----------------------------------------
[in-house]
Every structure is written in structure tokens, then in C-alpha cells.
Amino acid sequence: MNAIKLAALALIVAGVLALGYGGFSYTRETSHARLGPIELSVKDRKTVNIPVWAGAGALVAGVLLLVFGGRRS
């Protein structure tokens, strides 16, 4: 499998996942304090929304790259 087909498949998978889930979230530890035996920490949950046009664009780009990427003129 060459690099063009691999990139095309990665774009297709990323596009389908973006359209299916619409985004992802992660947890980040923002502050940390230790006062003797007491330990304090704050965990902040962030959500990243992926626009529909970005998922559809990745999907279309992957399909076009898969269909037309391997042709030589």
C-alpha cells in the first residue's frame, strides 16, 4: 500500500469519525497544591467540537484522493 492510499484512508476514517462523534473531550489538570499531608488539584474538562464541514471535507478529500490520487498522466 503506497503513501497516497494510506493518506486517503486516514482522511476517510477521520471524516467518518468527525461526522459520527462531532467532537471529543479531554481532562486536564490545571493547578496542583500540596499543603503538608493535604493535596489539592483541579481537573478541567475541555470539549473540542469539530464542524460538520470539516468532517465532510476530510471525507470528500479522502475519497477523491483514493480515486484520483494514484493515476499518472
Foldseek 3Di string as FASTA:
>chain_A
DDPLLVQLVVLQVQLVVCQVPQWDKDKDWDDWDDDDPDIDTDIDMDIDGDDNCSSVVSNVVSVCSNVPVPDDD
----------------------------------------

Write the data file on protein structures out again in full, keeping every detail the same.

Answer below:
[in-house]
Every structure is written in structure tokens, then in C-alpha cells.
Amino acid sequence: MNAIKLAALALIVAGVLALGYGGFSYTRETSHARLGPIELSVKDRKTVNIPVWAGAGALVAGVLLLVFGGRRS
């Protein structure tokens, strides 16, 4: 499998996942304090929304790259 087909498949998978889930979230530890035996920490949950046009664009780009990427003129 060459690099063009691999990139095309990665774009297709990323596009389908973006359209299916619409985004992802992660947890980040923002502050940390230790006062003797007491330990304090704050965990902040962030959500990243992926626009529909970005998922559809990745999907279309992957399909076009898969269909037309391997042709030589």
C-alpha cells in the first residue's frame, strides 16, 4: 500500500469519525497544591467540537484522493 492510499484512508476514517462523534473531550489538570499531608488539584474538562464541514471535507478529500490520487498522466 503506497503513501497516497494510506493518506486517503486516514482522511476517510477521520471524516467518518468527525461526522459520527462531532467532537471529543479531554481532562486536564490545571493547578496542583500540596499543603503538608493535604493535596489539592483541579481537573478541567475541555470539549473540542469539530464542524460538520470539516468532517465532510476530510471525507470528500479522502475519497477523491483514493480515486484520483494514484493515476499518472
Foldseek 3Di string as FASTA:
>chain_A
DDPLLVQLVVLQVQLVVCQVPQWDKDKDWDDWDDDDPDIDTDIDMDIDGDDNCSSVVSNVVSVCSNVPVPDDD